This groundbreaking multidisciplinary book presents significant essays on historical indigenous violence in Latin America from Tierra del Fuego to central Mexico. The collection explores those uniquely human motivations and environmental variables that have led to the native peoples of Latin America engaging in warfare and ritual violence since antiquity. Based on an American Anthropological Association symposium, this book collects twelve contributions from sixteen authors, all of whom are scholars at the forefront of their fields of study. All of the chapters advance our knowledge of the causes, extent, and consequences of indigenous violenceÑincluding ritualized violenceÑin Latin America. Each major historical/cultural group in Latin America is addressed by at least one contributor. Incorporating the results of dozens of years of research, this volume documents evidence of warfare, violent conflict, and human sacrifice from the fifteenth century to the twentieth, including incidents that occurred before European contact. Together the chapters present a convincing argument that warfare and ritual violence have been woven into the fabric of life in Latin America since remote antiquity. For the first time, expert subject-area work on indigenous violenceÑarchaeological, osteological, ethnographic, historical, and forensicÑhas been assembled in one volume. Much of this work has heretofore been dispersed across various countries and languages. With its collection into one English-language volume, all future writersÑregardless of their discipline or point of viewÑwill have a source to consult for further research. CONTENTS Acknowledgments Introduction Richard J. Chacon and RubŽn G. Mendoza 1.ÊÊStatus Rivalry and Warfare in the Development and Collapse of Classic Maya Civilization Matt OÕMansky and Arthur A. Demarest 2.ÊÊAztec Militarism and Blood Sacrifice: The Archaeology and Ideology of Ritual Violence RubŽn G. Mendoza 3.ÊÊTerritorial Expansion and Primary State Formation in Oaxaca, Mexico Charles S. Spencer 4.ÊÊImages of Violence in Mesoamerican Mural Art Donald McVicker 5.ÊÊCircum-Caribbean Chiefly Warfare Elsa M. Redmond 6.ÊÊConflict and Conquest in Pre-Hispanic Andean South America: Archaeological Evidence from Northern Coastal Peru John W. Verano 7.ÊÊThe Inti Raymi Festival among the Cotacachi and Otavalo of Highland Ecuador: Blood for the Earth Richard J. Chacon, Yamilette Chacon, and Angel Guandinango 8.ÊÊUpper Amazonian Warfare Stephen Beckerman and James Yost 9.ÊÊComplexity and Causality in Tupinamb‡ Warfare William BalŽe 10.ÊÊHunter-GatherersÕ Aboriginal Warfare in Western Chaco Marcela Mendoza 11.ÊÊThe Struggle for Social Life in Fuego-Patagonia Alfredo Prieto and Rodrigo C‡rdenas 12.ÊÊEthical Considerations and Conclusions Regarding Indigenous Warfare and Ritual Violence in Latin America Richard J. Chacon and RubŽn G. Mendoza References About the Contributors Index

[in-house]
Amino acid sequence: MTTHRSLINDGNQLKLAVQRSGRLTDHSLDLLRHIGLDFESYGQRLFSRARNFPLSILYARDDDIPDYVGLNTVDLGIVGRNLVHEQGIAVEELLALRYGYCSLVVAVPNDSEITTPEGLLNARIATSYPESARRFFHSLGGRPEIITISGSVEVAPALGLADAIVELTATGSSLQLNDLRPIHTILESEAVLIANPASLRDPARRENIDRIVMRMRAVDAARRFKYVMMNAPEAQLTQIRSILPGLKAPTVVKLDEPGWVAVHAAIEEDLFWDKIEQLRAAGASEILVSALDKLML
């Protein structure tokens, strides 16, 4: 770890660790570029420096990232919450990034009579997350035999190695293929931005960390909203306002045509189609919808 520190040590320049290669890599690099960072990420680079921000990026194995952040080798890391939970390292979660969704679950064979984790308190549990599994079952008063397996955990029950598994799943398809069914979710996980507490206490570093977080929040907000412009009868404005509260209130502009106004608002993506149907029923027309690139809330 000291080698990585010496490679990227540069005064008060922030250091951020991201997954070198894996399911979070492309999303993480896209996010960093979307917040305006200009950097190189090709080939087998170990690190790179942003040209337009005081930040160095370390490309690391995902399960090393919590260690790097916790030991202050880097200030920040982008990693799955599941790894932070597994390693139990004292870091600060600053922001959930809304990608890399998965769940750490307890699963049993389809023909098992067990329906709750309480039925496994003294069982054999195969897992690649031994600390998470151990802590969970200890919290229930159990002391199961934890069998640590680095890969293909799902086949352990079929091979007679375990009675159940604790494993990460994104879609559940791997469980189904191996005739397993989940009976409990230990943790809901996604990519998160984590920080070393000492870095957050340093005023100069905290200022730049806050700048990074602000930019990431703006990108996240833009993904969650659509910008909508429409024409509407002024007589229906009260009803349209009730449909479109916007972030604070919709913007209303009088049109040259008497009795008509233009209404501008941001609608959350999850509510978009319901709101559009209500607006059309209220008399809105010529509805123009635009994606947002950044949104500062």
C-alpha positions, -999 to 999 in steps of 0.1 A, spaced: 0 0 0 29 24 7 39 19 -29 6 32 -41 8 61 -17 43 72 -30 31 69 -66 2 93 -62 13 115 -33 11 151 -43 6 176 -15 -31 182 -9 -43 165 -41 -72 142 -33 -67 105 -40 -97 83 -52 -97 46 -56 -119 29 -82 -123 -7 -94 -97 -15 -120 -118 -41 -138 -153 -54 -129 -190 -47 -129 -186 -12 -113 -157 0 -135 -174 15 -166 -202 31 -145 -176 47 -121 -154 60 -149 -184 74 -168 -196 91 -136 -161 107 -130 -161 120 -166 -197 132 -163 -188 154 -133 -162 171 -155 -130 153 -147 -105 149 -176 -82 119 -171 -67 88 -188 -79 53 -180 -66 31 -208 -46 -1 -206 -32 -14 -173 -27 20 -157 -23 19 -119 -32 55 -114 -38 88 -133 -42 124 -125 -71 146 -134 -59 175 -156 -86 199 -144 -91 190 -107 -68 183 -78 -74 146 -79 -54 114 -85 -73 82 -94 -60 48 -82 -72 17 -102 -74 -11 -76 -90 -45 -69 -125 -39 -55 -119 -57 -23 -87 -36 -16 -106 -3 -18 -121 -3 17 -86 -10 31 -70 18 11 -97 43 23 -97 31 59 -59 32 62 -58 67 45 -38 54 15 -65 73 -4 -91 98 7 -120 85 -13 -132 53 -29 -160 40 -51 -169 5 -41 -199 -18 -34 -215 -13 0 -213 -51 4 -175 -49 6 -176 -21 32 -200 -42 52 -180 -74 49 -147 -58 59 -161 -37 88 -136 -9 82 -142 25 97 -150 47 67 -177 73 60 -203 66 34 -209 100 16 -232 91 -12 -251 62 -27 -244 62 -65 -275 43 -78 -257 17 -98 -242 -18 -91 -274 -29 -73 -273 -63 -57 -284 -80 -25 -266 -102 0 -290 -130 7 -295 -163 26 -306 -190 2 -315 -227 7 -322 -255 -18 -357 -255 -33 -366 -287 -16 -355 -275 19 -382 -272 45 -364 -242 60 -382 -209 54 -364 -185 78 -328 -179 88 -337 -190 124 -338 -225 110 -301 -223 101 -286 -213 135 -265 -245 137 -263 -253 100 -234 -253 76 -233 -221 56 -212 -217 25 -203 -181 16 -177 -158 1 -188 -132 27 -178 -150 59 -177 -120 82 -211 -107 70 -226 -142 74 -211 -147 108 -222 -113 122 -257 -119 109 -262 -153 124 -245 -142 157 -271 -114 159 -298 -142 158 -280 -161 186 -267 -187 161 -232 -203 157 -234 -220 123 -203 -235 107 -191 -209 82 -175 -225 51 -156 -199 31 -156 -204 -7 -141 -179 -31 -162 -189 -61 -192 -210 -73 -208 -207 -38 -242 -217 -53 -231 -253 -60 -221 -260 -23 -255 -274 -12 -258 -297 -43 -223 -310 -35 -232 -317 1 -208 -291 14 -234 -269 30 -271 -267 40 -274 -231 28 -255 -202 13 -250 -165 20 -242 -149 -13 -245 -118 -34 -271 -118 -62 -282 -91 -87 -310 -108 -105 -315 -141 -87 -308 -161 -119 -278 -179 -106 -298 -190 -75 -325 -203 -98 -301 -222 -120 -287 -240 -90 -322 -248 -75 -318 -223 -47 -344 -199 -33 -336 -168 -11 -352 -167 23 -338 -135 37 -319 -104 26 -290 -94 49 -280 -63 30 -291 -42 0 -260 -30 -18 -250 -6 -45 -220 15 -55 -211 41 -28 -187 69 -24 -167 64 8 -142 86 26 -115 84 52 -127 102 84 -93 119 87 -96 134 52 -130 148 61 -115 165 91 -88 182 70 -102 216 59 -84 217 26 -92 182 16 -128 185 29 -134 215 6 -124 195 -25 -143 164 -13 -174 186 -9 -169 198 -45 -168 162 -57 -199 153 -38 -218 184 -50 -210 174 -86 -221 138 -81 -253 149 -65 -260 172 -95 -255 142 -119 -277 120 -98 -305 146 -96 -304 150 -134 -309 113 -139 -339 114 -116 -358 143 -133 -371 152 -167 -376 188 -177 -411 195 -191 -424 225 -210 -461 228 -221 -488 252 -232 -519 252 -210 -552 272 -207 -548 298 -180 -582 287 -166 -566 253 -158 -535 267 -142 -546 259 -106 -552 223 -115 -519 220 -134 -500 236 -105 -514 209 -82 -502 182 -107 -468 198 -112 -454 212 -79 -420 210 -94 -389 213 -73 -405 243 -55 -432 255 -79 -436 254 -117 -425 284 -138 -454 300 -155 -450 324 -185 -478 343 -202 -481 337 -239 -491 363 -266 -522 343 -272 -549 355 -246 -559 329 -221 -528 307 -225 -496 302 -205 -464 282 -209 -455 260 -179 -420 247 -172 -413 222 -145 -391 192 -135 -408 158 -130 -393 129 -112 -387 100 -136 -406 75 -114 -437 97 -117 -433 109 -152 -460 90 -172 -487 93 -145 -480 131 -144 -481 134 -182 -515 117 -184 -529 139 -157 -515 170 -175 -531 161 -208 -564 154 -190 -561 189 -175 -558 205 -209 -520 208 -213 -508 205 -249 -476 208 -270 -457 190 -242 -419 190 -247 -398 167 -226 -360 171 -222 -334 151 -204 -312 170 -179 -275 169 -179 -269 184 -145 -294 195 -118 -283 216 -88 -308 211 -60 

Stretching across continents and centuries, The Origins of War: Violence in Prehistory provides a fascinating examination of executions, torture, ritual sacrifices, and other acts of violence committed in the prehistoric world. Written as an accessible guide to the nature of life in prehistory and to the underpinnings of human violence. Combines symbolic interpretations of archaeological remains with a medical understanding of violent acts. Written by an eminent prehistorian and a respected medical doctor.